Our Best Bet to Find Alien Life May Be 'Biosignature' Gases

Thursday, 25 January 2018 - 11:30AM
Astronomy
Alien Life
Thursday, 25 January 2018 - 11:30AM
Our Best Bet to Find Alien Life May Be 'Biosignature' Gases
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Image credit: YouTube

Finding alien life isn't an exact science yet—unless we stumble upon microbes on Mars or get a visit from a real-life Klaatu and Gort, astronomers are left staring at planets and saying "Well, there's a better than average chance there's life on that rock, maybe." We've already found two exoplanets that might be havens for life (at least one may have an ocean of liquid water!), but scientists have come up with a new tool to find alien life that may narrow it down.

Researchers from the University of Washington have looked back in Earth's 4.5-billion-year history and found that there were a handful of gases—known as "biosignature gases"—that were vital to the development of microbial life. Oxygen, of course, is the major one, but it's not essential. Instead, the researchers found that "methane, carbon dioxide and a lack of carbon monoxide" may be the right cocktail of gases to cultivate life:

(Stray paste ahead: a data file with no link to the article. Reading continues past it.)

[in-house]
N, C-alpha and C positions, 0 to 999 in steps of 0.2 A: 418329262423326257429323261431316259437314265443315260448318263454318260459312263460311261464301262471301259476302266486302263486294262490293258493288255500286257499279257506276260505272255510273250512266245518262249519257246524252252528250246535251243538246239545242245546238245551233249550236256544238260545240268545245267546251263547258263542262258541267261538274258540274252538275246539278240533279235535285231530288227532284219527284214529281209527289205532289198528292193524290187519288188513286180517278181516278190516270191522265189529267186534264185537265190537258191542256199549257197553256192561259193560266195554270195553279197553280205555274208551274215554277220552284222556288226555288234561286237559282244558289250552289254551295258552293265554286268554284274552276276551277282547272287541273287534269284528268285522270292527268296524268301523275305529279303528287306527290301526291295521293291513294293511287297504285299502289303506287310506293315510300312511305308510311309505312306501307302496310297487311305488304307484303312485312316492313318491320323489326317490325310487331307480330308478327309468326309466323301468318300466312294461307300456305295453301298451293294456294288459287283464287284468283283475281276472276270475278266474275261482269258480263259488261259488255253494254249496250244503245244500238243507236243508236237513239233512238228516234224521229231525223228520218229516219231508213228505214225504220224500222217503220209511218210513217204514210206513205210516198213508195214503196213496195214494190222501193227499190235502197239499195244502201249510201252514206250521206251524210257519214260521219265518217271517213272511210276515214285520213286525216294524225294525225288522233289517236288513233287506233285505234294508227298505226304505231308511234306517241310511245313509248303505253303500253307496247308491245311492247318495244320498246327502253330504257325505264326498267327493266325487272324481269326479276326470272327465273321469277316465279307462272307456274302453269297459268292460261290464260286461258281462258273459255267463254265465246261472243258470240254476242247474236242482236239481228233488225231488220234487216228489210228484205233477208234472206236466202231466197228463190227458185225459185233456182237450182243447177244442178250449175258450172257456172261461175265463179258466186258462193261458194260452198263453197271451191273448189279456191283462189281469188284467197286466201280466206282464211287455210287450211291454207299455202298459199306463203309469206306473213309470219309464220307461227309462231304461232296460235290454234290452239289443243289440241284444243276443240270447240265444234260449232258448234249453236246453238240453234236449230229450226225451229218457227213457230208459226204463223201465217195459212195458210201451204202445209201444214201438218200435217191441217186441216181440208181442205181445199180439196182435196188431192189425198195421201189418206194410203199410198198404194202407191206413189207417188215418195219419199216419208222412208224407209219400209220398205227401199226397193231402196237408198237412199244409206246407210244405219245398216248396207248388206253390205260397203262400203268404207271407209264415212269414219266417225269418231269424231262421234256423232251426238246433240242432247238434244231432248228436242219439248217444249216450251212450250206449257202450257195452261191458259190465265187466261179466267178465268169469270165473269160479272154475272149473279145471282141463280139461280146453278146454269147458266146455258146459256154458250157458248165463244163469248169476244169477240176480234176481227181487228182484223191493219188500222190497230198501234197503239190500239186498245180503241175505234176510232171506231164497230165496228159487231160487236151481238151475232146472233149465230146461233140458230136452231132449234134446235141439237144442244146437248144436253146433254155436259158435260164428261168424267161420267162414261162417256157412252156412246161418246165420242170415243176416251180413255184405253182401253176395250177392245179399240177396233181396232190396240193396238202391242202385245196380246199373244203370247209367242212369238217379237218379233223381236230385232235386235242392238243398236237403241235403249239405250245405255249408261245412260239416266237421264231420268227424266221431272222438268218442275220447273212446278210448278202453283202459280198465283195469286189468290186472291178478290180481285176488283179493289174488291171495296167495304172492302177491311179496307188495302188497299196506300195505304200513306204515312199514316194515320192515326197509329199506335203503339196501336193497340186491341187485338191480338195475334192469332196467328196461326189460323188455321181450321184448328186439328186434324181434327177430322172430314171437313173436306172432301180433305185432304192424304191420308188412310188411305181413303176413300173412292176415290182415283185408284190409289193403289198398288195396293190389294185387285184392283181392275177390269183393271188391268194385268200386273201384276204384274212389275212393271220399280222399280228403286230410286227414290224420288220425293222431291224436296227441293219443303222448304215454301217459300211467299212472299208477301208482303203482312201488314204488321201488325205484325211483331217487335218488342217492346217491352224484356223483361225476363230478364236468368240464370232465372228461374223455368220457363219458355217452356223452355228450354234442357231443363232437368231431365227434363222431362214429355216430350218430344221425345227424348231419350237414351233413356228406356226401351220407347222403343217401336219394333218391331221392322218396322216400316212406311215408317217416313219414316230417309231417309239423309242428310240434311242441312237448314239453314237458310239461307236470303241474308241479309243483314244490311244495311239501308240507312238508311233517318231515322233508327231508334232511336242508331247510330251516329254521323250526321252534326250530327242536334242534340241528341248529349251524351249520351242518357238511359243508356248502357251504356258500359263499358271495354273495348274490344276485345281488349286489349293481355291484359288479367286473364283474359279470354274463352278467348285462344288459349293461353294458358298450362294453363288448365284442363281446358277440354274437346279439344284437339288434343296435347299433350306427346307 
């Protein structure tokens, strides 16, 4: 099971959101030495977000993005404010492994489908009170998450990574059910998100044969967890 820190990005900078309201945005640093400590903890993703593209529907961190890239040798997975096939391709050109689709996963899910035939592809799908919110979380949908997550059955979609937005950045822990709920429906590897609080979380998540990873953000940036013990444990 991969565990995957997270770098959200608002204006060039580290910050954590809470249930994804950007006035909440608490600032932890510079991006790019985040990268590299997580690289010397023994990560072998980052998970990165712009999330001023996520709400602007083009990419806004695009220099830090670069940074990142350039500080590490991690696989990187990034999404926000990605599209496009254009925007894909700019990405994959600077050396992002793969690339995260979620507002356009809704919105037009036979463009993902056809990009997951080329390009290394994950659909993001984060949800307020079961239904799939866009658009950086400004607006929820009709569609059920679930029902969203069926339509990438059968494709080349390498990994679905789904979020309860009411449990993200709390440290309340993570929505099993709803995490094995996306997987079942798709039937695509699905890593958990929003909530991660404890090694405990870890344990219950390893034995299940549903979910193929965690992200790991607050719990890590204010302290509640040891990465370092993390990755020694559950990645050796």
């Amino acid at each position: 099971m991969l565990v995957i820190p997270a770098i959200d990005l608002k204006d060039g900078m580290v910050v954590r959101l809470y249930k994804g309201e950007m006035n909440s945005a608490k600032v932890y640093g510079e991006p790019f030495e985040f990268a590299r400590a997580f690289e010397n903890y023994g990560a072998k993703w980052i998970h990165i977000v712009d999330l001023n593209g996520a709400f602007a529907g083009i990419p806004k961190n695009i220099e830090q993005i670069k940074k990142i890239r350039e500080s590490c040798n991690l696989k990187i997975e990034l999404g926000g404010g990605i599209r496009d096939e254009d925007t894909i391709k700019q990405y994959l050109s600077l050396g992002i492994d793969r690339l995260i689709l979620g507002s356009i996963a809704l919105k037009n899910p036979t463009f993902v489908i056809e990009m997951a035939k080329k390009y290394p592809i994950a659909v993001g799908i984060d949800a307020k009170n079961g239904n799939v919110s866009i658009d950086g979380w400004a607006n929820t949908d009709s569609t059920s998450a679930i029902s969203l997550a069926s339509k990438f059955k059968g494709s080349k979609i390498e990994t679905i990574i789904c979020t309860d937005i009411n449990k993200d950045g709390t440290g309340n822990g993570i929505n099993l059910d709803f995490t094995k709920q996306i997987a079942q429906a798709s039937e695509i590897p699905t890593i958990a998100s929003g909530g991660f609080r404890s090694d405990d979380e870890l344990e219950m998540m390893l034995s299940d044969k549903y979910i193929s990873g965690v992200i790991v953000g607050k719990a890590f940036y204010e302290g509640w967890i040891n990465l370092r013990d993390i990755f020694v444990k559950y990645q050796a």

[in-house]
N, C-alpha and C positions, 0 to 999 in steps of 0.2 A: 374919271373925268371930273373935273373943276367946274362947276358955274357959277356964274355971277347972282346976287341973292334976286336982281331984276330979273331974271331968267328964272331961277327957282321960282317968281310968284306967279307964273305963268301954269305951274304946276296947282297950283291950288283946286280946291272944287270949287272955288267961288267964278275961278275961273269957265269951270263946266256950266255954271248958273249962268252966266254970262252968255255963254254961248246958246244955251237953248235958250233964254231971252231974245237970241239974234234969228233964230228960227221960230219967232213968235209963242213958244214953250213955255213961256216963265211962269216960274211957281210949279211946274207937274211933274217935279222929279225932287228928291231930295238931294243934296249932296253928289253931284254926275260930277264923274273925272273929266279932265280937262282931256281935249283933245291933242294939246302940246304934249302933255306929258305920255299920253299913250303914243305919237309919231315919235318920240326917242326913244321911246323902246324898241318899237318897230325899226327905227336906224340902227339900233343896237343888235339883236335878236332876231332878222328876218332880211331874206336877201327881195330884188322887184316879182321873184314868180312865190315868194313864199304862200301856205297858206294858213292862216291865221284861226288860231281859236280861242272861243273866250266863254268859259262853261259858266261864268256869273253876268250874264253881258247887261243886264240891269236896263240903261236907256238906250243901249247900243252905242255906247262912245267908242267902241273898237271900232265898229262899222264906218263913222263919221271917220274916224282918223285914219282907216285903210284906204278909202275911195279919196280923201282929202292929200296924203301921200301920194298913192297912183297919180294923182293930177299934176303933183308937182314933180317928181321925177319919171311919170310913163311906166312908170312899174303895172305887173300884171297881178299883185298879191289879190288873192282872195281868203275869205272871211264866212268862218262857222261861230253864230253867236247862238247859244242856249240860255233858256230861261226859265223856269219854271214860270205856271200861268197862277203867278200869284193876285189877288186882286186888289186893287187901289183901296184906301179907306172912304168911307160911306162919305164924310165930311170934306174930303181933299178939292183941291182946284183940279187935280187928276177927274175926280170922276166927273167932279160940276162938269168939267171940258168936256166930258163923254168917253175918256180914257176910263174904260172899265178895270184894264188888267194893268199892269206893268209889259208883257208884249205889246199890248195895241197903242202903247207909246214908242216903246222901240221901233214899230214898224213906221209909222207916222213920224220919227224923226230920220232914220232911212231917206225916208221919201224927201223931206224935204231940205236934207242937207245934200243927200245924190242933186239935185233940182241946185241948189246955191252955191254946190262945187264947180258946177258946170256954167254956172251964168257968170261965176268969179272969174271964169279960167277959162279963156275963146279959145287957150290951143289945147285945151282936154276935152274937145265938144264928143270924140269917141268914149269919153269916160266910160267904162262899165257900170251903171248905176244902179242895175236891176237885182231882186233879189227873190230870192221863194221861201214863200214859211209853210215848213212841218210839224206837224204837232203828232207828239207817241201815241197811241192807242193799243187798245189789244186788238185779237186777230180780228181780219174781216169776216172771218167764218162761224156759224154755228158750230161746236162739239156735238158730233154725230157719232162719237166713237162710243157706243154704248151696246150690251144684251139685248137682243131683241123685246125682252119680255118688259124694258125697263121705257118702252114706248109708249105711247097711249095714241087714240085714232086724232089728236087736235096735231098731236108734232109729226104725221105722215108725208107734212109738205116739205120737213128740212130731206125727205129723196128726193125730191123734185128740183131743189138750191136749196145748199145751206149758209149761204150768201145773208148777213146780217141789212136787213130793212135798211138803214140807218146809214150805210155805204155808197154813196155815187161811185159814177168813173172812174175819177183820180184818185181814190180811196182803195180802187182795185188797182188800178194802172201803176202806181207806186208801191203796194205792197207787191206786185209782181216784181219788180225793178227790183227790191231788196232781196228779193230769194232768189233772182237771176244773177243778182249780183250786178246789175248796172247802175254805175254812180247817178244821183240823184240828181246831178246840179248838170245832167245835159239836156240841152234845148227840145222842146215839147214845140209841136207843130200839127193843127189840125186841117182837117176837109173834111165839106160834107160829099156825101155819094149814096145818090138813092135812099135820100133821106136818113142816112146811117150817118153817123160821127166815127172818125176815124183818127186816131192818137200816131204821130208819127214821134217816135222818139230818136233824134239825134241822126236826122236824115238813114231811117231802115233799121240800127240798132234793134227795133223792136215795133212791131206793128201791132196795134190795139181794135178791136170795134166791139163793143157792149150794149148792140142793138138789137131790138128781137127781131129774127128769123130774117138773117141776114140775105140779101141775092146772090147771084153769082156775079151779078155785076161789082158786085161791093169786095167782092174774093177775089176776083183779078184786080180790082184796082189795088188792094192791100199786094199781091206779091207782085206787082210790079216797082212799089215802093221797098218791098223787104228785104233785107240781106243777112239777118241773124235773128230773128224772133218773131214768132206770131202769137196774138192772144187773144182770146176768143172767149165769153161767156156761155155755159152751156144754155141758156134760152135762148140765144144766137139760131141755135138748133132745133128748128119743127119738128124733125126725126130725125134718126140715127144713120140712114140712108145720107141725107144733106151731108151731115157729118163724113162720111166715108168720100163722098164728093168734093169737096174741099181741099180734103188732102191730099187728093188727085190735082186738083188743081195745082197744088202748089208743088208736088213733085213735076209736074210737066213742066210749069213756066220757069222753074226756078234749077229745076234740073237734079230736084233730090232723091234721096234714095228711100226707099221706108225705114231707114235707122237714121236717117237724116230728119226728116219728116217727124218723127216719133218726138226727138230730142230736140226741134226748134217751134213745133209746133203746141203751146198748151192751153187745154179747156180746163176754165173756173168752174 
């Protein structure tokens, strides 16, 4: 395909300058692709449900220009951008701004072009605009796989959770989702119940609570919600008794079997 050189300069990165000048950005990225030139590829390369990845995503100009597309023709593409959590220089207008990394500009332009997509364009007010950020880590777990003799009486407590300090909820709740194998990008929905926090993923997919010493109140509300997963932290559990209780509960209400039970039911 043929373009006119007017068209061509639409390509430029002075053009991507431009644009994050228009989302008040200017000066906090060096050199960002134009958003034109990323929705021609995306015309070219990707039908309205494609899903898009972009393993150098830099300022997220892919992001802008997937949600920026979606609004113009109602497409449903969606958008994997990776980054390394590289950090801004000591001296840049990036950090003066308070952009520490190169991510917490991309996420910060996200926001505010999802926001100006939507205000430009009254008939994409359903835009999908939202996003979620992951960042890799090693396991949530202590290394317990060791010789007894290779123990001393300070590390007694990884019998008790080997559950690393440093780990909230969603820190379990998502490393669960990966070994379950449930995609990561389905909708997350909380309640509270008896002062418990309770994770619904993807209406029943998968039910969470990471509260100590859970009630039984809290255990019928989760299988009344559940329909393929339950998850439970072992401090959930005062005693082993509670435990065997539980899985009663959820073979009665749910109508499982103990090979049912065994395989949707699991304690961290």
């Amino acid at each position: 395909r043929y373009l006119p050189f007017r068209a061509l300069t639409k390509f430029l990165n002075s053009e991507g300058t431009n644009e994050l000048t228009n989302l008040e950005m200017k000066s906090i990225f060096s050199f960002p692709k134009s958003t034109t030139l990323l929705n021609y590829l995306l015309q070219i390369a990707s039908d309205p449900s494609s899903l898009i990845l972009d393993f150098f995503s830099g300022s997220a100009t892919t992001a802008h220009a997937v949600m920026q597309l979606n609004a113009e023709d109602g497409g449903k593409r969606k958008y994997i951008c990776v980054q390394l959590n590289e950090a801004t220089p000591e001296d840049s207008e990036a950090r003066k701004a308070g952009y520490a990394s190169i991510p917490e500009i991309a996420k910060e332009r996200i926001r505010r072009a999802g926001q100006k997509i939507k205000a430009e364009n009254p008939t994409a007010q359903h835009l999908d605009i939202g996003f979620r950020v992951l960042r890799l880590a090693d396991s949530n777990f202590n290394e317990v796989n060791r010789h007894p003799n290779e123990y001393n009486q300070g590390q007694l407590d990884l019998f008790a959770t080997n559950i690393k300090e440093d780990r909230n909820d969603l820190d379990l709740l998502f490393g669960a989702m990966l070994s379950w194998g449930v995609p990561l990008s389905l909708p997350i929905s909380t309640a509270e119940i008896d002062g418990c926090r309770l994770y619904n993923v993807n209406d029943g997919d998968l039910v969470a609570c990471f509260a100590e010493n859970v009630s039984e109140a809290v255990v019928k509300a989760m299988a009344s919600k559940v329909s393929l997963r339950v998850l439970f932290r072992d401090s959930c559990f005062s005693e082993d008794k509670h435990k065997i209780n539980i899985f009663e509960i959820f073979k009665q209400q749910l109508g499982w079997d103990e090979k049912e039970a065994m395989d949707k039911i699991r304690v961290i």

"Methane can be produced by asteroid impacts, emissions from the inside a planet itself and reactions of rocks and water. However, the team think it is unlikely an Earth-like planet could produce large amounts of methane without life as well. Processes such as volcanic eruptions spew out carbon monoxide as well as carbon dioxide and methane. Microbes love to munch on carbon monoxide, so—if they exist on a planet—there shouldn't be much of the gas left at all."



The cool part about using these gases to identify life-harboring planets is that it's feasible (it doesn't require huge leaps in technology to start using the method) and that it can combine with what we already know about habitable exoplanets: the check-list used to be "is this planet the same distance from its star as the Earth is from the sun?" but now we have a whole host of criteria based on temperature, planet composition, orbit, and now atmospheres.

Even if we don't find a planet that already harbors alien life, we might be able to start finding planets that will one day harbor human colonies. And we won't even have to nuke the planets to terraform them.

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